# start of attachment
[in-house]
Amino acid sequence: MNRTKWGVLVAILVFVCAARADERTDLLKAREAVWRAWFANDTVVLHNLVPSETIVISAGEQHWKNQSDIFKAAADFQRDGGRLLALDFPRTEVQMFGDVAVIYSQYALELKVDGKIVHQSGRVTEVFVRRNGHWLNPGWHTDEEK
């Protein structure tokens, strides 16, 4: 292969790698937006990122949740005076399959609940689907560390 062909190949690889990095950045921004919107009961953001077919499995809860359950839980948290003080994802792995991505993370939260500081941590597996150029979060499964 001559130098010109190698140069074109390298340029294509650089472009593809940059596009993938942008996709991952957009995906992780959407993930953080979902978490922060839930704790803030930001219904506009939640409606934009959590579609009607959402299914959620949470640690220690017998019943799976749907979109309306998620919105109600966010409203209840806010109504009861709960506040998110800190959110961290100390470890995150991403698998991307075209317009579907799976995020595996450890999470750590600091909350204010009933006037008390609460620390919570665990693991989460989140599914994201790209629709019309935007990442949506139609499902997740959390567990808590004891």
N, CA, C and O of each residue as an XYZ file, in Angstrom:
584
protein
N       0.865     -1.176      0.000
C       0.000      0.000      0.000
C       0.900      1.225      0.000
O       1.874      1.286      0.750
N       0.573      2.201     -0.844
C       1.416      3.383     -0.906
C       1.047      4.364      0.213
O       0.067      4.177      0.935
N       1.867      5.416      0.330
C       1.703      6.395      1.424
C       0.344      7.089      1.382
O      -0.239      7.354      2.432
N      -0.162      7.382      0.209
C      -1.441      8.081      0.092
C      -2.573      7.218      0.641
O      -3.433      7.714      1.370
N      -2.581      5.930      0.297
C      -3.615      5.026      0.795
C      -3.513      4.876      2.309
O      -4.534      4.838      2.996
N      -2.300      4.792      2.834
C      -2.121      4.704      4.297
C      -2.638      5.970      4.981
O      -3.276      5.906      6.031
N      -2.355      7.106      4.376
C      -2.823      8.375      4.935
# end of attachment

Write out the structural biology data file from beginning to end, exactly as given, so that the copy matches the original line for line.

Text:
[in-house]
Amino acid sequence: MNRTKWGVLVAILVFVCAARADERTDLLKAREAVWRAWFANDTVVLHNLVPSETIVISAGEQHWKNQSDIFKAAADFQRDGGRLLALDFPRTEVQMFGDVAVIYSQYALELKVDGKIVHQSGRVTEVFVRRNGHWLNPGWHTDEEK
């Protein structure tokens, strides 16, 4: 292969790698937006990122949740005076399959609940689907560390 062909190949690889990095950045921004919107009961953001077919499995809860359950839980948290003080994802792995991505993370939260500081941590597996150029979060499964 001559130098010109190698140069074109390298340029294509650089472009593809940059596009993938942008996709991952957009995906992780959407993930953080979902978490922060839930704790803030930001219904506009939640409606934009959590579609009607959402299914959620949470640690220690017998019943799976749907979109309306998620919105109600966010409203209840806010109504009861709960506040998110800190959110961290100390470890995150991403698998991307075209317009579907799976995020595996450890999470750590600091909350204010009933006037008390609460620390919570665990693991989460989140599914994201790209629709019309935007990442949506139609499902997740959390567990808590004891």
N, CA, C and O of each residue as an XYZ file, in Angstrom:
584
protein
N       0.865     -1.176      0.000
C       0.000      0.000      0.000
C       0.900      1.225      0.000
O       1.874      1.286      0.750
N       0.573      2.201     -0.844
C       1.416      3.383     -0.906
C       1.047      4.364      0.213
O       0.067      4.177      0.935
N       1.867      5.416      0.330
C       1.703      6.395      1.424
C       0.344      7.089      1.382
O      -0.239      7.354      2.432
N      -0.162      7.382      0.209
C      -1.441      8.081      0.092
C      -2.573      7.218      0.641
O      -3.433      7.714      1.370
N      -2.581      5.930      0.297
C      -3.615      5.026      0.795
C      -3.513      4.876      2.309
O      -4.534      4.838      2.996
N      -2.300      4.792      2.834
C      -2.121      4.704      4.297
C      -2.638      5.970      4.981
O      -3.276      5.906      6.031
N      -2.355      7.106      4.376
C      -2.823      8.375      4.935